Mayweather: “My last fight is in September”
By Chris Williams: Floyd Mayweather Jr says he plans on fighting just once more in September of this year and then getting out of the game to go into retirement. This is obviously sad news for a lot of boxing fans if Mayweather decides to walk from the game, as there’s no one that can step in and take the baton from Mayweather to carry the sport for another 10 years.
Pacquiao isn’t the answer due to his advanced age and the mostly limited opposition he’s been facing for the past six years. Without Mayweather to interest sports fans, it’s going to be tough for boxing to come up with another superstar with the same kind of talent and charisma to interest fans.
“My last fight is in September,” Mayweather said Agence France-Pressvia on Tuesday.
Mayweather has the fight with Pacquiao on May 2nd at the MGM Grand in Las Vegas, Nevada. After that, Mayweather will be finishing out his six-fight contract with Showtime/CBS this September. If Mayweather does choose to fight on it’s going to take a new contract from Showtime or possibly another network for him to stay on.
If one of the major networks can show Mayweather the good cash that would make it worthwhile for him to continue to fight, then I think it’s definitely possible that he’ll stay beyond the September date to shoot for the 50-0 mark, and continue to fight. What makes it difficult to see Mayweather continuing his boxing career into 2016 is the lack of recognizable opposition for him to face.
The top fighters at welterweight, Amir Khan, Keith Thurman, Kell Brook, Tim Bradley and Andre Berto, lack the popularity with the casual boxing fans for a fight between them and Mayweather to be of much interest. Khan has already been exposed several times, Thurman struggled recently against Robert Guerrero, and Brook barely got past Shawn Porter. Bradley was recently beaten by Pacquiao, and Berto has a ranking at No.1 by the WBA that is very questionable.
Speaking of the 36-year-old Pacquiao, Mayweather said “Our styles are totally different. I fight with smarts. Every move is calculated. Every move is thought about. He fought very, very recklessly in the [Juan Manuel] Marquez fight. I could have had the same type of career but my career wouldn’t have lasted this long.”
Yes, Mayweather is right. Pacquiao did fight recklessly against Marquez in their 2012 fight, the fight in which Pacquiao was knocked clean out by Marquez in the 6th. That wasn’t the only fight where Pacquiao has fought recklessly. He always fights like that, and was fighting just like that in his most recent fight against Chris Algieri in 2014.
Pacquiao always jumps forward with his in and out style of fighting. He doesn’t stay on the outside to land one shot at a time, and he doesn’t stay in the pocket to trade. Instead, Pacquiao jumps in and out against his opponents, and this puts him at risk of getting nailed with big shots while he comes forward. He’s got all that momentum while coming forward on the attack, and this makes him vulnerable to walking into big shots. Pacquiao’s fighting style is definitely a flawed one that his trainer Freddie Roach has done little to change from the original style that Pacquiao had when he first started training him a long time ago.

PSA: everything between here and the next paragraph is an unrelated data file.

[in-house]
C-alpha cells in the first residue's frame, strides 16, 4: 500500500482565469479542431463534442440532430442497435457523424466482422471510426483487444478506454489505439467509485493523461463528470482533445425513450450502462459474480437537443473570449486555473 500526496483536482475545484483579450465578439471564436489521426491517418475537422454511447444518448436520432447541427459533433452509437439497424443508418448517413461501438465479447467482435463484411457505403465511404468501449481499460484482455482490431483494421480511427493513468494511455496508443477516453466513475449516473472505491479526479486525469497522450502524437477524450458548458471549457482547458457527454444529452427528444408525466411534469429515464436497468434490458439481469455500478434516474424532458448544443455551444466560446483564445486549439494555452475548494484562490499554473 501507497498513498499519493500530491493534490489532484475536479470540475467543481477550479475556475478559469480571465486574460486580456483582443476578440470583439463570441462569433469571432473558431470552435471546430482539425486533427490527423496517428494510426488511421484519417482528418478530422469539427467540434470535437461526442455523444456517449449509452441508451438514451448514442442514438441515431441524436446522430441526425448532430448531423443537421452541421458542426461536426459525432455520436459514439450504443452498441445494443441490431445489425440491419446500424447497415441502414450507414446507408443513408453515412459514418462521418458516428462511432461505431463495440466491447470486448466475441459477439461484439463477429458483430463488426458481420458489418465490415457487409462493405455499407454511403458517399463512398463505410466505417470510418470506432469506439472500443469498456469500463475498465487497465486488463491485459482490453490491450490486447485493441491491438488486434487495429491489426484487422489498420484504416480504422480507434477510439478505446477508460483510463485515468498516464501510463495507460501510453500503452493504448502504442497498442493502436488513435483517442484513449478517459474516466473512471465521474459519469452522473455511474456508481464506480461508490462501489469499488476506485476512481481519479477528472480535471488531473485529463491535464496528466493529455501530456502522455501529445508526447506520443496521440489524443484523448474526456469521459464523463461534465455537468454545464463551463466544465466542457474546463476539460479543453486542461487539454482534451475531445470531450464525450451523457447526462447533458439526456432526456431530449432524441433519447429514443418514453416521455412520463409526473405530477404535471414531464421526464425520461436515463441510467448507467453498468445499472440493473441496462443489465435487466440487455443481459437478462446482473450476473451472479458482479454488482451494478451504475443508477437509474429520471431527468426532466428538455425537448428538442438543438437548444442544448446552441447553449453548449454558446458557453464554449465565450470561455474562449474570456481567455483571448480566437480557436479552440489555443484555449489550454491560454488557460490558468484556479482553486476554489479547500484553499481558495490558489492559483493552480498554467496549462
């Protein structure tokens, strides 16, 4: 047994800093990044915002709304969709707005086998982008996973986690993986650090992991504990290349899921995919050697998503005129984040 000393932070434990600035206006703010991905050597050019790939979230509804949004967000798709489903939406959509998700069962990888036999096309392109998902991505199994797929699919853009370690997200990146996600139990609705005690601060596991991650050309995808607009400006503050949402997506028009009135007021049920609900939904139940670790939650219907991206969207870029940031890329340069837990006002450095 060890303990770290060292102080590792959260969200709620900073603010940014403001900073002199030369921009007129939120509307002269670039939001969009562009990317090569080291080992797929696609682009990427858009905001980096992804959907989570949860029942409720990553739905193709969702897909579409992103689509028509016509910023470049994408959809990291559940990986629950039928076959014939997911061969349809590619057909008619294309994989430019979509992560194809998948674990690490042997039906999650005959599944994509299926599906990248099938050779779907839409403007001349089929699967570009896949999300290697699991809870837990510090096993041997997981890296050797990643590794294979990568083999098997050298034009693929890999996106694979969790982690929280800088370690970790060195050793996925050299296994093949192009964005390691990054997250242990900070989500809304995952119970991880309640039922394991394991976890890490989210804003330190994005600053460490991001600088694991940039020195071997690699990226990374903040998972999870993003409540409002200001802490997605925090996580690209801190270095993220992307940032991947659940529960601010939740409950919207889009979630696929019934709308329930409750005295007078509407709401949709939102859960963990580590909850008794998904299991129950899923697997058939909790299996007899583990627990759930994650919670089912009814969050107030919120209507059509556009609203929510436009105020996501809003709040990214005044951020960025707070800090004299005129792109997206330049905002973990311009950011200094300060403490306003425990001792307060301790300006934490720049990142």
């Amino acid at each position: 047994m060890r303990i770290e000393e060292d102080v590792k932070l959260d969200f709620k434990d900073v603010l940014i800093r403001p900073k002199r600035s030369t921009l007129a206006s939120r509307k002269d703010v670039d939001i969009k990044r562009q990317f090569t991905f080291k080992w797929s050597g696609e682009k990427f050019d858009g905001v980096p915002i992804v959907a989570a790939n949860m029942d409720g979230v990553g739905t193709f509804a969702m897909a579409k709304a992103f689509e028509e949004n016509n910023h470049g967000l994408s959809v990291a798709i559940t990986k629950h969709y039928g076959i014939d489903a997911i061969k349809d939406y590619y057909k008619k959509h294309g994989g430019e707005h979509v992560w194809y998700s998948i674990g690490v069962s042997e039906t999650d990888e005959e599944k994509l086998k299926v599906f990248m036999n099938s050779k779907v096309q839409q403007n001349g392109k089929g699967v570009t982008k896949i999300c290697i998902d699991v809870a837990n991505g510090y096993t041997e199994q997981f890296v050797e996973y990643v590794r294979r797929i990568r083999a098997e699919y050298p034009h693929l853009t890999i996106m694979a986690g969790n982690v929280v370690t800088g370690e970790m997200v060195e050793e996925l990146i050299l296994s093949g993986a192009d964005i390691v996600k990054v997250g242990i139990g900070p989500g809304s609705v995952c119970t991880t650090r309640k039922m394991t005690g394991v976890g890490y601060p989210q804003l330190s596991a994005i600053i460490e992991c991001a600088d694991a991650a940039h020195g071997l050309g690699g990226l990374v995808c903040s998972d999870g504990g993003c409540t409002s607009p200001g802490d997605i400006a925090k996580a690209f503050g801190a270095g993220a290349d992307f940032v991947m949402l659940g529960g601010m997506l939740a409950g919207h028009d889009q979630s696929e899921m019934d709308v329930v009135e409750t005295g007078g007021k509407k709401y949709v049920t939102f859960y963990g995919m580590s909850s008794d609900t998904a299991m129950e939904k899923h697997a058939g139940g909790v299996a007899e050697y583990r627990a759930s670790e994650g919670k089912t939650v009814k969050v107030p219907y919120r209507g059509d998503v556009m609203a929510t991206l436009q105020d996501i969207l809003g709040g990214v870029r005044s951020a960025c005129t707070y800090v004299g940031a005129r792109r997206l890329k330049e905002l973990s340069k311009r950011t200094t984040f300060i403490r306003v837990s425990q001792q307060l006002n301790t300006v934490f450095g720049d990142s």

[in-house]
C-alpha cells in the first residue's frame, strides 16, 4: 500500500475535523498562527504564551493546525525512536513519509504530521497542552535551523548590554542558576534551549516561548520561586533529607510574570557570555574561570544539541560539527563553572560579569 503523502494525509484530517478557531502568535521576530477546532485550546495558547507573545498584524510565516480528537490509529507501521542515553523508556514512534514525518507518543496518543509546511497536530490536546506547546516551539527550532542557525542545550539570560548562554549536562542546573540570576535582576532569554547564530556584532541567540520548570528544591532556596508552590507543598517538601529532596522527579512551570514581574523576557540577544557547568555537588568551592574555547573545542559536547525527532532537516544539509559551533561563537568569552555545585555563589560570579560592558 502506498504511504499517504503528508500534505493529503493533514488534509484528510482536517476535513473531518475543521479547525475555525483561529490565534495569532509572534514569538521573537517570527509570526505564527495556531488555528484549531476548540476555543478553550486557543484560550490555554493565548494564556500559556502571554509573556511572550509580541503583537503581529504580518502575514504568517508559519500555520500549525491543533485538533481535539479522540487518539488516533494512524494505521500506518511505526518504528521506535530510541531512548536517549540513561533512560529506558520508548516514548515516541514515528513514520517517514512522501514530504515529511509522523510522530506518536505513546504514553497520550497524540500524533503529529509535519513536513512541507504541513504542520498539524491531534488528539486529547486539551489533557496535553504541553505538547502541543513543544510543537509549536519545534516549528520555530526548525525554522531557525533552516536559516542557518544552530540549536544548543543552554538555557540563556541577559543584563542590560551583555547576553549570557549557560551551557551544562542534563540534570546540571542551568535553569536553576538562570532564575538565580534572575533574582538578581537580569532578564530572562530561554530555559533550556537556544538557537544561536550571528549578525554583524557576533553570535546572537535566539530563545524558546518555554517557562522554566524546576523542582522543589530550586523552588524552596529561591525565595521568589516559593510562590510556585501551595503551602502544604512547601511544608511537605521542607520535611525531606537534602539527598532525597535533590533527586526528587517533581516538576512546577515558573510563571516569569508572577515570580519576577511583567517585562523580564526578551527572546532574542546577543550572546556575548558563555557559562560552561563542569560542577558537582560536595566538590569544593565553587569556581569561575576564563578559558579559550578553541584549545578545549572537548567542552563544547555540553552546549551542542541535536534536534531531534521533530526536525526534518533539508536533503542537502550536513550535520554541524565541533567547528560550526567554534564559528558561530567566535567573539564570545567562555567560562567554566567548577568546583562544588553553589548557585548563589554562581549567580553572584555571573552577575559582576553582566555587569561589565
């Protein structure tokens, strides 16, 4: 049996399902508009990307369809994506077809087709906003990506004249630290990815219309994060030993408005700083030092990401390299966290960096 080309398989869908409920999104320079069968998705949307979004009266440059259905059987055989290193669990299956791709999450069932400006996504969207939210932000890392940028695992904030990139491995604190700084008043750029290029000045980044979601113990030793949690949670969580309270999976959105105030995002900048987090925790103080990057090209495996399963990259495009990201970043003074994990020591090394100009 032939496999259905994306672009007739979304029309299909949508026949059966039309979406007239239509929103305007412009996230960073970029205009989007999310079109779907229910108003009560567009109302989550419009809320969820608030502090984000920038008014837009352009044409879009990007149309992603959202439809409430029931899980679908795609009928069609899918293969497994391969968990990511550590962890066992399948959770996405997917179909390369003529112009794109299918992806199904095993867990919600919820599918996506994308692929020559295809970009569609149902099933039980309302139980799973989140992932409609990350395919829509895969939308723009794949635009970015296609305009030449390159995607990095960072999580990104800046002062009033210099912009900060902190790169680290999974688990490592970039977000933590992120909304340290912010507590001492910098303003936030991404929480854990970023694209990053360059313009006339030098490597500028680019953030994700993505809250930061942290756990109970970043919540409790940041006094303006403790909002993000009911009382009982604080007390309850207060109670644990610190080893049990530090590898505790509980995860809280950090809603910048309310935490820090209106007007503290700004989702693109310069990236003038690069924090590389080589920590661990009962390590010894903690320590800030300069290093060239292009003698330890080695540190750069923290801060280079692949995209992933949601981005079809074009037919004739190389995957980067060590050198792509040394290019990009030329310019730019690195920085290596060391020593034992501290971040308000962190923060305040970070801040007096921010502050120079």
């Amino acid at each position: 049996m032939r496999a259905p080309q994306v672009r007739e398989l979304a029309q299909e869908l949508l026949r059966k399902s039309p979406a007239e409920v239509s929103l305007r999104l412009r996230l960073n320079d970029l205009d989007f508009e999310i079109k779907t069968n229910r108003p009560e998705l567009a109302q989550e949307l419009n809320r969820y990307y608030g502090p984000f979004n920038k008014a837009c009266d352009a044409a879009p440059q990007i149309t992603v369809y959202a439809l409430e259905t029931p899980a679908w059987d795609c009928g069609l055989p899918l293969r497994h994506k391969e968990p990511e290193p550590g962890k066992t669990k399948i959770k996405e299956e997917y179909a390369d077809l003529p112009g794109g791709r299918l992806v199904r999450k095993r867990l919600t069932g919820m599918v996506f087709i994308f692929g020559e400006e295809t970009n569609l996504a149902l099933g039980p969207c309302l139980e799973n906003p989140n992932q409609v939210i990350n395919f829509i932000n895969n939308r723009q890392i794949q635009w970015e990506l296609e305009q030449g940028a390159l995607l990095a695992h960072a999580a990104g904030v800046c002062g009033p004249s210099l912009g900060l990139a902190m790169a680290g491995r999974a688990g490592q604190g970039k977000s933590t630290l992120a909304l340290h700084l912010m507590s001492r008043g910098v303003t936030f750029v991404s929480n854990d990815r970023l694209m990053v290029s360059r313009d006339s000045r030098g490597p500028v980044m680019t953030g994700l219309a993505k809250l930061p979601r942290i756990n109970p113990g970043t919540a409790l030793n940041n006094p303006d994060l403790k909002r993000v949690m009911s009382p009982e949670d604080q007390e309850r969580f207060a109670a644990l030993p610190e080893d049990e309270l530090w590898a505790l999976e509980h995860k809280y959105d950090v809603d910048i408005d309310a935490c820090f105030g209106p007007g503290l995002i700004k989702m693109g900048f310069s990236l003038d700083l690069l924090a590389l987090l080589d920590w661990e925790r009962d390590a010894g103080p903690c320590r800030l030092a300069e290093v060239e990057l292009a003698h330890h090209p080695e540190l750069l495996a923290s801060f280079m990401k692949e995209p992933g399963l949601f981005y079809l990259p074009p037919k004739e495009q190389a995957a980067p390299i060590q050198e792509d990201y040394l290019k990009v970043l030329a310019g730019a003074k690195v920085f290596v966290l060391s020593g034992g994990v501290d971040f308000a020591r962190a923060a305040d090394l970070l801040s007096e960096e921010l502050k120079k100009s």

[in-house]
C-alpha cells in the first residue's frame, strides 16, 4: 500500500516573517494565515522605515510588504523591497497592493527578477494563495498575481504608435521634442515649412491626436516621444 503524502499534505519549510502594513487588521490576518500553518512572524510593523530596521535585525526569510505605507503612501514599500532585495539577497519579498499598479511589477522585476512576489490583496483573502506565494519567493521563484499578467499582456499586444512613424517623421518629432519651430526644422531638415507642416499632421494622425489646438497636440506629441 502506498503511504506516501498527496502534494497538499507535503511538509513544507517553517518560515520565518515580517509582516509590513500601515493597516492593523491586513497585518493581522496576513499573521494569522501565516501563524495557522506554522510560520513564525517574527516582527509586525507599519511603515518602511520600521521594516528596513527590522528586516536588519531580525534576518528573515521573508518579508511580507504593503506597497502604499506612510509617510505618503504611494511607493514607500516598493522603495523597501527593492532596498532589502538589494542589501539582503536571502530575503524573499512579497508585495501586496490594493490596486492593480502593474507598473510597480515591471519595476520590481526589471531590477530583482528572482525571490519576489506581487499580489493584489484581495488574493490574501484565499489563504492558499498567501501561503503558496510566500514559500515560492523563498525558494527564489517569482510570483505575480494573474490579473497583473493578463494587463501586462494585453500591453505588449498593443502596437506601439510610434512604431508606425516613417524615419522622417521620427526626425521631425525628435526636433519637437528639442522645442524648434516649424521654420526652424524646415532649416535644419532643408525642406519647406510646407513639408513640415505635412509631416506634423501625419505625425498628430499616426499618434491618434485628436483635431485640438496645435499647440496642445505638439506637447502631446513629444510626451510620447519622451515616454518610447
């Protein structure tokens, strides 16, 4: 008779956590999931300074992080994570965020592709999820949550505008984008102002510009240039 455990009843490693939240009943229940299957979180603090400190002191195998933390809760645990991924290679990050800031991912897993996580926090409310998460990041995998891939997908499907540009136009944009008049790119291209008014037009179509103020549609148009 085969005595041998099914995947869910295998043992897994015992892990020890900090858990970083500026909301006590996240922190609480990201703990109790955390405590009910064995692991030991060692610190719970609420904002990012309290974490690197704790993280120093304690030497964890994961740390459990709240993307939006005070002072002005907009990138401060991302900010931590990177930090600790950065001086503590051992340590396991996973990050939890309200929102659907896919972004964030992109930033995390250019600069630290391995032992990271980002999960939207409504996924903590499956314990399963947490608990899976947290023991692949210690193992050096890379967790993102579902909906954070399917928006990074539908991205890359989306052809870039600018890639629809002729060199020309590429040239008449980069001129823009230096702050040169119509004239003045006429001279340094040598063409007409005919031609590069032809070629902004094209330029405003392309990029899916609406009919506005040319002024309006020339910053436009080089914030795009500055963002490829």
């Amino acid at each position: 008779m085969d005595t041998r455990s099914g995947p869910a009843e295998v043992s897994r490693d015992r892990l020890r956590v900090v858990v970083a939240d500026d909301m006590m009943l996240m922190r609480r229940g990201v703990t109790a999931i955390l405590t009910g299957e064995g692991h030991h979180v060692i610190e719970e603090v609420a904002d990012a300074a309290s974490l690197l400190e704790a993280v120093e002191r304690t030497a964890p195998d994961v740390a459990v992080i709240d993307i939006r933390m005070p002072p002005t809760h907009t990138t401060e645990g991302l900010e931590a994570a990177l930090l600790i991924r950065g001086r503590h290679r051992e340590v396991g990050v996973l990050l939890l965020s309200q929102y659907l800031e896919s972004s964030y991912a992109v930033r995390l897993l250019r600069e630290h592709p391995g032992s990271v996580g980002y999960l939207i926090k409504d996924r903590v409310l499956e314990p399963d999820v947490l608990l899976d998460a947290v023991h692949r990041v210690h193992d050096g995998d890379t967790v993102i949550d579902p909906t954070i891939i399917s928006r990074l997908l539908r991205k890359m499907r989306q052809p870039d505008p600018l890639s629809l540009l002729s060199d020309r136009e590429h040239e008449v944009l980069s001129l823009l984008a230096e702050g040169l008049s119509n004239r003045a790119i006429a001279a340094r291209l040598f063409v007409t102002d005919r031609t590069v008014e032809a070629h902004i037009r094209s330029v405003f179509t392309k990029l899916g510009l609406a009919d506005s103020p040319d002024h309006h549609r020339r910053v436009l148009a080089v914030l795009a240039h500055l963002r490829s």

“He’s a future hall-of-famer. I am a future Hall-of-Famer and we are meeting at the pinnacle of our careers,” Mayweather said. “From the matchup, it is going to be a very exciting fight.”
It definitely should be an exciting fight as long as Mayweather doesn’t shut Pacquiao out defensively like he did against Marcos Maidana last September, Saul “Canelo” Alvarez and Robert Guerrero. The only fighter who had any real chances to do anything against Mayweather recently was Maidana in their first fight together in May of 2014, and the only reason Maidana had some success was because Mayweather purposefully decided not to move around the ring. He stood with his back against the ropes and let Maidana come at him for most of the fight.
Mayweather was still able to pick off or dodge the shots that Maidana threw in the fight, but he was definitely hit a lot in that fight. In the Mayweather-Maidana rematch last September, Mayweather stayed away from Maidana by moving around the ring, and this totally nullified Maidana’s offense to where he was helpless.
If Mayweather fights Pacquiao like he did Maidana in the second fight, then I think the Filipino star will be unable to do anything offensively. Pacquiao without his offense would be the equivalent of a butterfly without its wings. Pacquiao won’t be able to do anything if Mayweather uses movement and decides to stay on the outside all night long. That’s why we keep hearing members of Team Pacquiao daring Mayweather to stand perfectly still in the pocket for the entire fight so that Pacquiao can have a stationary target for him to jump in and jump out against.
Pacquiao needs a fighter that stands still against him for him to use his in and out fighting style. When he has to move around the ring to try his jumping in and jumping out style, it doesn’t work out well for him. He winds up moving too much, and is too wild with his shots. Pacquiao becomes easy to pick off with shots when he’s chasing an opponent around the ring. He can’t just stand still and hope that Mayweather will fighting him in the pocket, because that’s not likely to happen. If Pacquiao stops chasing Mayweather, then we’ll see Mayweather use his longer reach to jab Pacquiao silly for 12 rounds and win an easy shutout victory.
Pacquiao has to go on the attack for him to have any hope of winning, and even winning under those conditions are not likely. Pacquiao will be very, very sloppy if he’s always attack Mayweather because he’ll leave himself open to Mayweather’s pinpoint shots all night long.